*Editor's Note: In our first GolfDigest.com "He Said, She Said" feature, Golf Digest Senior Editor Stina Sternberg and Golf World Senior Equipment Editor E. Michael Johnson debate the depth of talent on the LPGA Tour. Sternberg, the editor of the Golf Digest Woman section online and in the magazine, says the tour is is strong from top to bottom. Johnson argues that while the tour's upper-echelon players are indeed remarkable, the talent level drops off considerably after that. In fact, Johnson, a 5.7 index who qualified for the 1984 U.S. Amateur, goes so far to say he could beat the LPGA's 100th-ranked player "once in a while" from 6,800 yards. To understand his reasoning, and to hear Sternberg's passionate counterpoint, read on: *
__STINA:__It's been an impressive week for women's golf. First Morgan Pressel shoots 63 from the back tees to set a new course record at Bayonne GC. Then Isabelle Beisiegel qualifies for the Canadian Tour. Then the girls kick the boys' butts in the first televised PowerPlay Golf event. I've said it before and I'll say it again: the LPGA players are much better than people think.
MIKE: Morgan Pressel is an amazing player and I'd pay good money to watch her tee it up at any time. But qualifying for the Canadian Tour? Among Beisiegel's four rounds were a pair of 75s and a 78. Nice going. Good job. Well done. PowerPlay Golf? You may as well be proud to win an event with windmills and a clown's mouth on the course. Here's the deal: While the top of the LPGA Tour is comprised of truly excellent players, the level of play drops off fairly significantly once you get to a certain point, and unlike the PGA Tour, No. 100 on the LPGA isn't really a threat most weeks. And that's a problem for the tour. People watch professionals play because they do things us mere mortals can't. I'm not so sure you can say that about the bottom half of the LPGA Tour.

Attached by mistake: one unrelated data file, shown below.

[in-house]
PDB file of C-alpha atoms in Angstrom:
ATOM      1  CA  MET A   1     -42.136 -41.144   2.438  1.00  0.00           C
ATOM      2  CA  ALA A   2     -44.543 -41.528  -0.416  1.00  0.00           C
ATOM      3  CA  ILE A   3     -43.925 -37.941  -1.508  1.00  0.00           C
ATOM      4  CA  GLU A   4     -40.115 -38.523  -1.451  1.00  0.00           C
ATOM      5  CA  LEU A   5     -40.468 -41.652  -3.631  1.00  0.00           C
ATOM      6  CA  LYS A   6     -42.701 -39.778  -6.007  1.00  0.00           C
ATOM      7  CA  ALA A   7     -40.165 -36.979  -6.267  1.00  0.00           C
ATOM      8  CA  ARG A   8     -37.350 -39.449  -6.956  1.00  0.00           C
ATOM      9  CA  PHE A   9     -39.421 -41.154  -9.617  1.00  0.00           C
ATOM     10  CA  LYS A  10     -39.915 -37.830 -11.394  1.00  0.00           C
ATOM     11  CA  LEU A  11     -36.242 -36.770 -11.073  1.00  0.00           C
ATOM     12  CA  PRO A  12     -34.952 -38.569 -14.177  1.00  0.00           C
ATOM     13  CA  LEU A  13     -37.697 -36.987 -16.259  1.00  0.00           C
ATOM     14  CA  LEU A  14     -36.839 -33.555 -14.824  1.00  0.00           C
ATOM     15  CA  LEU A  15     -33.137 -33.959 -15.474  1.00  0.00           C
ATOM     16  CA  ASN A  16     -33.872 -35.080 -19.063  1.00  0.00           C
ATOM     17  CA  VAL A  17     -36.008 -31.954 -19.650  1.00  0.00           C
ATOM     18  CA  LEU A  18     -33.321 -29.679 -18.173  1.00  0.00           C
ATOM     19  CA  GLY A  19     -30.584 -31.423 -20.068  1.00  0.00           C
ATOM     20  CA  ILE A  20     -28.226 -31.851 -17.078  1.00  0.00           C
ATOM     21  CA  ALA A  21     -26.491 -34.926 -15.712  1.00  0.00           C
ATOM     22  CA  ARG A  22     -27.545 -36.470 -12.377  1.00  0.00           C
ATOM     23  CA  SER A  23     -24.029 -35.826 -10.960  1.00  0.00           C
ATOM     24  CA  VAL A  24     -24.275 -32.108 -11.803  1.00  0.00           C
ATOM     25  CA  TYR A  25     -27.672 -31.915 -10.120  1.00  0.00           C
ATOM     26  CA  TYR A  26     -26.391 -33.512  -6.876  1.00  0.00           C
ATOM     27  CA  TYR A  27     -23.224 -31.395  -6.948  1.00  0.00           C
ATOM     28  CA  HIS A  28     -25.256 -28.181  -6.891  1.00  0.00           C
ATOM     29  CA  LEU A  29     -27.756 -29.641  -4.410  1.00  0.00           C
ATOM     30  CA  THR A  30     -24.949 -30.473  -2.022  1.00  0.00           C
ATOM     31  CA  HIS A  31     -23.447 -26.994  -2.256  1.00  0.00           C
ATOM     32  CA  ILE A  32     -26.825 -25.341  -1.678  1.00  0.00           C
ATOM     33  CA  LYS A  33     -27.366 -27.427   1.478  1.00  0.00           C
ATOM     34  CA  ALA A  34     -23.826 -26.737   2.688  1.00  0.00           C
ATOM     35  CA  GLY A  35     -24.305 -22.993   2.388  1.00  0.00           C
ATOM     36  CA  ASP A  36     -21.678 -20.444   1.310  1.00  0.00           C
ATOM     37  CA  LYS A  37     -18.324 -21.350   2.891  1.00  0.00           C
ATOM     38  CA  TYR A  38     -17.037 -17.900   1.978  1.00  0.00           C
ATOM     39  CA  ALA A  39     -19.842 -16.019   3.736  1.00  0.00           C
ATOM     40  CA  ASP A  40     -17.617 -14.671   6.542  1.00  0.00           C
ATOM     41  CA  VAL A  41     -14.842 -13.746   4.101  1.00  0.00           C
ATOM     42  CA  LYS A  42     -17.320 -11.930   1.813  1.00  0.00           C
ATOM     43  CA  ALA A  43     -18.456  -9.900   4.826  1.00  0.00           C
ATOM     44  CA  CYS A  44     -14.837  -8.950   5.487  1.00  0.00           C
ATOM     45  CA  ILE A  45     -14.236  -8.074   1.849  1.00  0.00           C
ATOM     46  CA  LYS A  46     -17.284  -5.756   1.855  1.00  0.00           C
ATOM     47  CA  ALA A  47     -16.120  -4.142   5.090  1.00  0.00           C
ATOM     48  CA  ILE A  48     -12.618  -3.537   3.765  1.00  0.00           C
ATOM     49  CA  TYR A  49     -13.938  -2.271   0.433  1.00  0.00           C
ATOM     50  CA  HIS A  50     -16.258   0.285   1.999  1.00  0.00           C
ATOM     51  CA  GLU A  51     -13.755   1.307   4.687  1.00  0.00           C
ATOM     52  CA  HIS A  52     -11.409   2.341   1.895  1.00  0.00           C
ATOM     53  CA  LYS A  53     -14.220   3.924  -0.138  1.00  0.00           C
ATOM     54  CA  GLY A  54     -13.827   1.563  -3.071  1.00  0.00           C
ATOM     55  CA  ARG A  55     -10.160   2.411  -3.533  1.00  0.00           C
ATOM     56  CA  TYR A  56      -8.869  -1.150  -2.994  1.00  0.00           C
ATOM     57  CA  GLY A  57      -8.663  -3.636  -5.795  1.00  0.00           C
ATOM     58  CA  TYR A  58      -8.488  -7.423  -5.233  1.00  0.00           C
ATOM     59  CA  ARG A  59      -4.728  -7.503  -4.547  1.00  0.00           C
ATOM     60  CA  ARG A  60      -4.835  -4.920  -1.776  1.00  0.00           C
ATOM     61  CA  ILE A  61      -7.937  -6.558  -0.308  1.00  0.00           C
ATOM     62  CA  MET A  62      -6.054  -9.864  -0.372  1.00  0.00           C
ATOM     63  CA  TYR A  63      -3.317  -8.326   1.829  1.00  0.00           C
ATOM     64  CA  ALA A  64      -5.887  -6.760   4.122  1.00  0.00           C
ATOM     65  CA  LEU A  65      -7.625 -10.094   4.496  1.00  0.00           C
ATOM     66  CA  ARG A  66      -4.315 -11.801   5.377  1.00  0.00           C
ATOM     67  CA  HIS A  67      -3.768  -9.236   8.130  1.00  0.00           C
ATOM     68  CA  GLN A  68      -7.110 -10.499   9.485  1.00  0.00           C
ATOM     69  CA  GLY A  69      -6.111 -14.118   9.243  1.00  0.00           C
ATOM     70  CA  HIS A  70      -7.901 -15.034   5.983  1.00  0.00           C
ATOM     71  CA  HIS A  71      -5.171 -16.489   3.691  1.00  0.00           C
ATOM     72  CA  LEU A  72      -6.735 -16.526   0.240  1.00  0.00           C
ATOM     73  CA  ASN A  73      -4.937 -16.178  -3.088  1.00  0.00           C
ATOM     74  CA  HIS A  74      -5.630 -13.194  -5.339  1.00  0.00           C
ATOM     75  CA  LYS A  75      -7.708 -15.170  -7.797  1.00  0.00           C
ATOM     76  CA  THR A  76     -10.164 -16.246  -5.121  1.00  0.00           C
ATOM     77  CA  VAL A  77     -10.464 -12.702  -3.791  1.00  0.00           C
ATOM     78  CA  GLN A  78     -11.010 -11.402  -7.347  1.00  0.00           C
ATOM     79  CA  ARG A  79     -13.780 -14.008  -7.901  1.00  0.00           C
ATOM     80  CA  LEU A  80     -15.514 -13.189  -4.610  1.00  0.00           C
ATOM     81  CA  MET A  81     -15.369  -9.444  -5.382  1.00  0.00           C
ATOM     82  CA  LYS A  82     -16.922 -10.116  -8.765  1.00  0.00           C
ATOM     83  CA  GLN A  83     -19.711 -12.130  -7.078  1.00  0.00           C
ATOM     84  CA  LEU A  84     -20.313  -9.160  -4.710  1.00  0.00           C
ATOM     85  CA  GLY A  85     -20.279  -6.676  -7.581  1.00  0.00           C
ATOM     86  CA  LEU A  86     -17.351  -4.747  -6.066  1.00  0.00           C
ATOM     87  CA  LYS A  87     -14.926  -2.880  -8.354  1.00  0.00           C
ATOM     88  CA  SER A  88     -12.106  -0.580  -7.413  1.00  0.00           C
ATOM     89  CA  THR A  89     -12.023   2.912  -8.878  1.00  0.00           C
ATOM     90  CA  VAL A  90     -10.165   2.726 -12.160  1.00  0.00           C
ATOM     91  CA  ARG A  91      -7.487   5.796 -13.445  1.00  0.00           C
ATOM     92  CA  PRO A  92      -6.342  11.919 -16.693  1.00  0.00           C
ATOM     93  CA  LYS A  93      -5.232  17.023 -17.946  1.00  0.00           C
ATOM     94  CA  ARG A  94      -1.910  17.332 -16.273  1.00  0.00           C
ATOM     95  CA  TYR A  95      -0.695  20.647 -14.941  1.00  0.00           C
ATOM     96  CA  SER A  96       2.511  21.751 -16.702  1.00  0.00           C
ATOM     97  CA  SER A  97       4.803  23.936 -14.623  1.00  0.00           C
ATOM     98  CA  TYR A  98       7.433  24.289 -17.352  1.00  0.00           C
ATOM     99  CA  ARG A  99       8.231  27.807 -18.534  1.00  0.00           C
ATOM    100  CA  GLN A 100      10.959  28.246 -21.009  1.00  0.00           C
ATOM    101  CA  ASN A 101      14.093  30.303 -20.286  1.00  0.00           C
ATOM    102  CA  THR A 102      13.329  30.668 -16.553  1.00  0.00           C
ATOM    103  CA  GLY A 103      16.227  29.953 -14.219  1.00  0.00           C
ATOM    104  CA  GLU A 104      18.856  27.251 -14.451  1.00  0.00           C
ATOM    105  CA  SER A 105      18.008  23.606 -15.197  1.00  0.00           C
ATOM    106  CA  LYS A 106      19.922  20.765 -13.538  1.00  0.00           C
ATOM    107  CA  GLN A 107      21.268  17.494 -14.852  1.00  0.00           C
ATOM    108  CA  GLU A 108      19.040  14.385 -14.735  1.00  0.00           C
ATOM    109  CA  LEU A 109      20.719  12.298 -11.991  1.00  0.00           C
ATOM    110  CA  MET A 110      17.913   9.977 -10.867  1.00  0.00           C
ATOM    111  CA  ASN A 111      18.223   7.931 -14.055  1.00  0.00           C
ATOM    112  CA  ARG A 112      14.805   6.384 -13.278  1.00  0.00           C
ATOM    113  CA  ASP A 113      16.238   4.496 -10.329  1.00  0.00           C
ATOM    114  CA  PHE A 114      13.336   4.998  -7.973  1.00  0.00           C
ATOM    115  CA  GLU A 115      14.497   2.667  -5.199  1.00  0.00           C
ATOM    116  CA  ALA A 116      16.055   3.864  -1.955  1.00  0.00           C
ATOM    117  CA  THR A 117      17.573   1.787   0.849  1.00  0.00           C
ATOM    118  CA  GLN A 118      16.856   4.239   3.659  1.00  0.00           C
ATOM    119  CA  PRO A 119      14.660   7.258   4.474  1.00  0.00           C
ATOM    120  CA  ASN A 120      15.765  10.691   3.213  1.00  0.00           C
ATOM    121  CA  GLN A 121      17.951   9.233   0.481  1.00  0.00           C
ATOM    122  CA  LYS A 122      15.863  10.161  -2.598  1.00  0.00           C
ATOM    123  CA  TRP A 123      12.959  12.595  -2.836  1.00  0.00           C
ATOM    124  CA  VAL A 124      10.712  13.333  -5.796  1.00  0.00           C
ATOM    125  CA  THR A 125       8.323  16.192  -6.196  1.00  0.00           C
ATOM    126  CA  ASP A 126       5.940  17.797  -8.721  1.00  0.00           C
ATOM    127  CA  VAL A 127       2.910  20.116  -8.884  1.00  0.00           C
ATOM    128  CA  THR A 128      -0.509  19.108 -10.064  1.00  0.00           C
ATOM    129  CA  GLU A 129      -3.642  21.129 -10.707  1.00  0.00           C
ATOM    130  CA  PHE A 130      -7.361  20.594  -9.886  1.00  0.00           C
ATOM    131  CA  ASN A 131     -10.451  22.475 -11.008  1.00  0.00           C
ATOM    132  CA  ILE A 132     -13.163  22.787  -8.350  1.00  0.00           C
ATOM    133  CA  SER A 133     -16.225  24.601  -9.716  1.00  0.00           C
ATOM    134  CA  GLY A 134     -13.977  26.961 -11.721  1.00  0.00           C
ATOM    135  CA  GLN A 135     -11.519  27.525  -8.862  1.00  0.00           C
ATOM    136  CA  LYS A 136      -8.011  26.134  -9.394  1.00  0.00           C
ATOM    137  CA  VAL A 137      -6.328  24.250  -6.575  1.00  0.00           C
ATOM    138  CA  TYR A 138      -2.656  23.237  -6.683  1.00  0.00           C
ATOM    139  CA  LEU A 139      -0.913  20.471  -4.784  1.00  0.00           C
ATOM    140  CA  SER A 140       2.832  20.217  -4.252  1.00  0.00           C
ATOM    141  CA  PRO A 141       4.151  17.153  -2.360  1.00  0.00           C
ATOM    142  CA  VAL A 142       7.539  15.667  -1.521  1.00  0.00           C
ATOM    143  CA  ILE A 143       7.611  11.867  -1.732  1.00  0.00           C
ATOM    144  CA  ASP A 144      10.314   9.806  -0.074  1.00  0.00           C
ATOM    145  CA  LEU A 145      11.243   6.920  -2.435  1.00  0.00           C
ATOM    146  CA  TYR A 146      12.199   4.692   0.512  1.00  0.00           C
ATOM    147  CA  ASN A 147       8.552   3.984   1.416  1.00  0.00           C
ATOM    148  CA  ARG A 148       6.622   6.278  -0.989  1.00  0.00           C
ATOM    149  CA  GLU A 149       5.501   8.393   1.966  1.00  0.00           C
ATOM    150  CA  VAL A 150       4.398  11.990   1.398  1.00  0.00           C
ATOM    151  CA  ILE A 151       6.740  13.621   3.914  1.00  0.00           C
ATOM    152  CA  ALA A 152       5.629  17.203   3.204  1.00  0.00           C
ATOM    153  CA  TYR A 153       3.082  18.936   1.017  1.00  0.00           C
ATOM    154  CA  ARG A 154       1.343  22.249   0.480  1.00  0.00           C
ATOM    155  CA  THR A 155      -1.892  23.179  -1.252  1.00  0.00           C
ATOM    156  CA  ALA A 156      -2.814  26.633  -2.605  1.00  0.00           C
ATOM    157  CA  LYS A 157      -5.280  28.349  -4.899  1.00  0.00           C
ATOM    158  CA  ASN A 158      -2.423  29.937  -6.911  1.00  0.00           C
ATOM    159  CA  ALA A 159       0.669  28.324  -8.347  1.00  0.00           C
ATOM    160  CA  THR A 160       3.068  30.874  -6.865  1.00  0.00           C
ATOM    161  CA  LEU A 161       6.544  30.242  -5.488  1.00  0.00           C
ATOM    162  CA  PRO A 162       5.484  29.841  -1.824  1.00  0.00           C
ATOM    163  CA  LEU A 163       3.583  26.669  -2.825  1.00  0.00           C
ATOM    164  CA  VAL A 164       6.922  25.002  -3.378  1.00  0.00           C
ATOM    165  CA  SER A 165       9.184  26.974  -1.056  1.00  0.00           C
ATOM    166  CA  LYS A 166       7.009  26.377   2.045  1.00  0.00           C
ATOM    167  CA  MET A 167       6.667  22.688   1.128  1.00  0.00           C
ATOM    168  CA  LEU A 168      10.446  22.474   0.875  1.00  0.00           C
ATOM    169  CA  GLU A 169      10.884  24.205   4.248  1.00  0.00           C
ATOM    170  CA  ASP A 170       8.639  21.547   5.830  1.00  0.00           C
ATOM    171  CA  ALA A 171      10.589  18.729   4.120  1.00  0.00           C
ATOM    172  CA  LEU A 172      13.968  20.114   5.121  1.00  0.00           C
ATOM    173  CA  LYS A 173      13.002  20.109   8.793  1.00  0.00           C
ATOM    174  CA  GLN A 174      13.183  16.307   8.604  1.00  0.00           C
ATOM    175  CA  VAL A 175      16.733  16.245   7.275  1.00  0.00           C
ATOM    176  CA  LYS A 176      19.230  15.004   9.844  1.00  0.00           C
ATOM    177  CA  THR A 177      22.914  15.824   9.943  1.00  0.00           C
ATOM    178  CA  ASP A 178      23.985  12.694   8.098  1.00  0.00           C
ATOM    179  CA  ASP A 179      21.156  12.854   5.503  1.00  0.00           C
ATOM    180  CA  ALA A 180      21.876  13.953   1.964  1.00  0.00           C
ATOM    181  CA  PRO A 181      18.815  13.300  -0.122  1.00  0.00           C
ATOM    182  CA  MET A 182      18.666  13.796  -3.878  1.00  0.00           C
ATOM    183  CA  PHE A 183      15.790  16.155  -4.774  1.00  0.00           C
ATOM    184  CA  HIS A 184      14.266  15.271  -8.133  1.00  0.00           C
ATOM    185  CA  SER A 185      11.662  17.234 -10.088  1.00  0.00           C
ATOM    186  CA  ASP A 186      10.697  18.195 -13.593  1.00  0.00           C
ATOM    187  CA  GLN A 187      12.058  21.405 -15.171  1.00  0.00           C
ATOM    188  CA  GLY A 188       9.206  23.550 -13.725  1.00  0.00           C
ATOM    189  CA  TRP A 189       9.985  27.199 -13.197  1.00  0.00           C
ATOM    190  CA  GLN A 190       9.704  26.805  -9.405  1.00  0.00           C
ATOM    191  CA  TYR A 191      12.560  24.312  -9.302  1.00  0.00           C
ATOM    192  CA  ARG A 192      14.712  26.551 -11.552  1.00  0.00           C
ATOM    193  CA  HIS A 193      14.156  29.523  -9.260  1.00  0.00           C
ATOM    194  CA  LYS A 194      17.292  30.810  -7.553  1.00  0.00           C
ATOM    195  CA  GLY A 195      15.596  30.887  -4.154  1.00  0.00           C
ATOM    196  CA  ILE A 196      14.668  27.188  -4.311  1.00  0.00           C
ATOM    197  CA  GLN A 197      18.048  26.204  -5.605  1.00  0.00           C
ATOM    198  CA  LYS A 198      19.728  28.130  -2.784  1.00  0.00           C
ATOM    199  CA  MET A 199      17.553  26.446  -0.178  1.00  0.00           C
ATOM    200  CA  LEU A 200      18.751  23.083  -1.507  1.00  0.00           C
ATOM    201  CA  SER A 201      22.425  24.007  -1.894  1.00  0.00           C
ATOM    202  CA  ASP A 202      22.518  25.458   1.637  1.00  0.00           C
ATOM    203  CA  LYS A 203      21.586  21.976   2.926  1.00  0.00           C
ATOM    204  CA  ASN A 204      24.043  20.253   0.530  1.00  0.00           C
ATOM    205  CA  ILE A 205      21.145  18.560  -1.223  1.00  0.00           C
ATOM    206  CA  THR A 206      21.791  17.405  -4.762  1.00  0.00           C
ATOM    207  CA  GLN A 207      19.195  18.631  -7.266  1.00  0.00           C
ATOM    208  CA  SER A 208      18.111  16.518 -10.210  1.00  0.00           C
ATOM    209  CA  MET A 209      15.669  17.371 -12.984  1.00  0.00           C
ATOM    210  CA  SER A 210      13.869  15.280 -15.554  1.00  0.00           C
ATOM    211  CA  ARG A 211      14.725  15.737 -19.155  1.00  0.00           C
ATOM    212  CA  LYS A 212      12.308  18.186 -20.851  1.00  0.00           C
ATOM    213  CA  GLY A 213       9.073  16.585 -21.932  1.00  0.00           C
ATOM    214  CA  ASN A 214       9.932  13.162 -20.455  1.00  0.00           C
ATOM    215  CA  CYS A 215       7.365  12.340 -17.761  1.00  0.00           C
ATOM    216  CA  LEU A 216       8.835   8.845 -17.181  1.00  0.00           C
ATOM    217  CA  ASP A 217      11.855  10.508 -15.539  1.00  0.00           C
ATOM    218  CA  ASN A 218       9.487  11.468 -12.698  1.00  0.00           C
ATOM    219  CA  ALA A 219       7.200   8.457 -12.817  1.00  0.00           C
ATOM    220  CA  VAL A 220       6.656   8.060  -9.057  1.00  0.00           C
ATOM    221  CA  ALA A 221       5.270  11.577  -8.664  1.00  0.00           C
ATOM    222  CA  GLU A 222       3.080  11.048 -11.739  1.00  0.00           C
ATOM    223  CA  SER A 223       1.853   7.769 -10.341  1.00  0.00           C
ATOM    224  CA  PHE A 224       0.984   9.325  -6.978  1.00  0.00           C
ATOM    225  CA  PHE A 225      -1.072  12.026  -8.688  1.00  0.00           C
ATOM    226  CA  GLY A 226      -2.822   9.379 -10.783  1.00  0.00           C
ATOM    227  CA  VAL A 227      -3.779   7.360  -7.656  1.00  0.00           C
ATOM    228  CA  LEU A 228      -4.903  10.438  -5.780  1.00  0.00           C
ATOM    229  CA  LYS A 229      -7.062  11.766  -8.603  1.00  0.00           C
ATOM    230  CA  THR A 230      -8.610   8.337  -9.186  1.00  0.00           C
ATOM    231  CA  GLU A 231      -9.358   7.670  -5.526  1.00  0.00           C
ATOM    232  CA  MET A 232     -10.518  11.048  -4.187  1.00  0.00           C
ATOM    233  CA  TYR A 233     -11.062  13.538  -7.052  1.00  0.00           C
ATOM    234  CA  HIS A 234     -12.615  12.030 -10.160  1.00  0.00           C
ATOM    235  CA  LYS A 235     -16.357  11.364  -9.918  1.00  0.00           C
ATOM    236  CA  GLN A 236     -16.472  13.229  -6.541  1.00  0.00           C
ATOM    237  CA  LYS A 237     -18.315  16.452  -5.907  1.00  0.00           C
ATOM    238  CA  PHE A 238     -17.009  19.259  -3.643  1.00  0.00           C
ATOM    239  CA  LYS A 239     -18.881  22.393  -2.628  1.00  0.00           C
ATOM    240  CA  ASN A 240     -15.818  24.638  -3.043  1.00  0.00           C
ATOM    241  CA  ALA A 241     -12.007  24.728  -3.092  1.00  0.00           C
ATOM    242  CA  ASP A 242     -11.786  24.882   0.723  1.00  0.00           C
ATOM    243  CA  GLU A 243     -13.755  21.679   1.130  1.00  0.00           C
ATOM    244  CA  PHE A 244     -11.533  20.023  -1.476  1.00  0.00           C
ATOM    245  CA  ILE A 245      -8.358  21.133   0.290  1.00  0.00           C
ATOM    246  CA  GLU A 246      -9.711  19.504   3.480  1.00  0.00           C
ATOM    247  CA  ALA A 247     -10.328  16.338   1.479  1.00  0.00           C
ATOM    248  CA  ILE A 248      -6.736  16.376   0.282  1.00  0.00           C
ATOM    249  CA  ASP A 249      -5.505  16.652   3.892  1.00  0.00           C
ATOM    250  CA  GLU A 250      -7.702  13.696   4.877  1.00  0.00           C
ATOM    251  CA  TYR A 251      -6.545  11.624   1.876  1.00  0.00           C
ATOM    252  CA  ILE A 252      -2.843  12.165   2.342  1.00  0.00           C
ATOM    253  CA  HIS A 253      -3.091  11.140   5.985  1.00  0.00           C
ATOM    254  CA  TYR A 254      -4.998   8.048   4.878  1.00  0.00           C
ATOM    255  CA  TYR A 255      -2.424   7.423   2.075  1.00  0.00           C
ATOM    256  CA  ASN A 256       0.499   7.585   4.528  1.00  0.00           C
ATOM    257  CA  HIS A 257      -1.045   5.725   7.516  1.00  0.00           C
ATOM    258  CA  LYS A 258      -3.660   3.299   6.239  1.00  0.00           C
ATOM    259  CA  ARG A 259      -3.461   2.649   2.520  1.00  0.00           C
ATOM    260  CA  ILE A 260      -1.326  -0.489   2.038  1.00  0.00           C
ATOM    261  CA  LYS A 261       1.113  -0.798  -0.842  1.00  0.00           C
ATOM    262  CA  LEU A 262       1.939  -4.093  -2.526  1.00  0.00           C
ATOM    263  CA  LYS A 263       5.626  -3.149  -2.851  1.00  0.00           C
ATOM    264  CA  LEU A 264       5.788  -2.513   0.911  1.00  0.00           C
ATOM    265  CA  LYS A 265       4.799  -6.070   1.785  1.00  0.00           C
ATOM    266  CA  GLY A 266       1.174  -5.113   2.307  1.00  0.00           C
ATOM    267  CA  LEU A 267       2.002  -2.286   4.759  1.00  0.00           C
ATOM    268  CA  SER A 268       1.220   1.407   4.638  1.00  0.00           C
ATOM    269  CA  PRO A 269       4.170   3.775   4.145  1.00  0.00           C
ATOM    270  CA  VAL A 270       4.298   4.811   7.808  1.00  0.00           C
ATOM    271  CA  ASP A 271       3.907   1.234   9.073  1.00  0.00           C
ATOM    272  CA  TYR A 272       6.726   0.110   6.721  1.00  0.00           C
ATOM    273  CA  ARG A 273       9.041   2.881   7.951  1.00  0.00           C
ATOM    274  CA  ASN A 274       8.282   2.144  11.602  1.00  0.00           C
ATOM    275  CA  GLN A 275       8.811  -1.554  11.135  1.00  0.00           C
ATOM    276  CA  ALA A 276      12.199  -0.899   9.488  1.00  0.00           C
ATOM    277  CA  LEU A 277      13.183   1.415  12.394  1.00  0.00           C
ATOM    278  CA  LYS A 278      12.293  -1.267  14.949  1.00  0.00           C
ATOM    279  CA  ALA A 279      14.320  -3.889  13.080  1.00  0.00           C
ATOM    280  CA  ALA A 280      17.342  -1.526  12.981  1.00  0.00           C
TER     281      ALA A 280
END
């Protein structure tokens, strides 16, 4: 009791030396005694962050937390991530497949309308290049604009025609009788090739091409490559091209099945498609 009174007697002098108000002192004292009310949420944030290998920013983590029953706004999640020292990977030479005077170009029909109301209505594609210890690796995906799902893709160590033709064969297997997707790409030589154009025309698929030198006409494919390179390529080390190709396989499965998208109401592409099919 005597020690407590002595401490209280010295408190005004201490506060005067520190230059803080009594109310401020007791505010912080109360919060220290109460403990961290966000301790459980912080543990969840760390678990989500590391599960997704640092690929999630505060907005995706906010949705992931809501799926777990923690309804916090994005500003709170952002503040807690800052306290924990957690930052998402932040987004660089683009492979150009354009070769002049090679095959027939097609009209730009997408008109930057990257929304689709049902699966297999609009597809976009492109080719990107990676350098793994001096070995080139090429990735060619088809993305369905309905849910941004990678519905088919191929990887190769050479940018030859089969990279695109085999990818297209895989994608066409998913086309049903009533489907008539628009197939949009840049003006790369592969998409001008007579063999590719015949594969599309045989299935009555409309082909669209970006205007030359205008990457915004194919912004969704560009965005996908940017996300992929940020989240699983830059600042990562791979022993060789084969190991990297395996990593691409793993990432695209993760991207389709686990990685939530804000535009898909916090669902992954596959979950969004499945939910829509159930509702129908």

STINA: I totally disagree. If you ask any of the fans that come out to watch an LPGA event, they'll tell you they're plenty impressed with all the players on that tour. And when you look at the stats, your argument doesn't hold water. There's less than a four-stroke difference in scoring average between the number 1 player in the scoring-average stats (Yani Tseng at 70.29) and the two currently tied at 99th (Mhairi McKay and Yoo Kyeong Kim at 74.25). Plus, the winners so far in the 2011 season include Sandra Gal, who was ranked 100th before winning the Kia Classic in March. There are several similar examples over the years (need I bring up Hilary Lunke?). The bottom half of the LPGA Tour has plenty of game.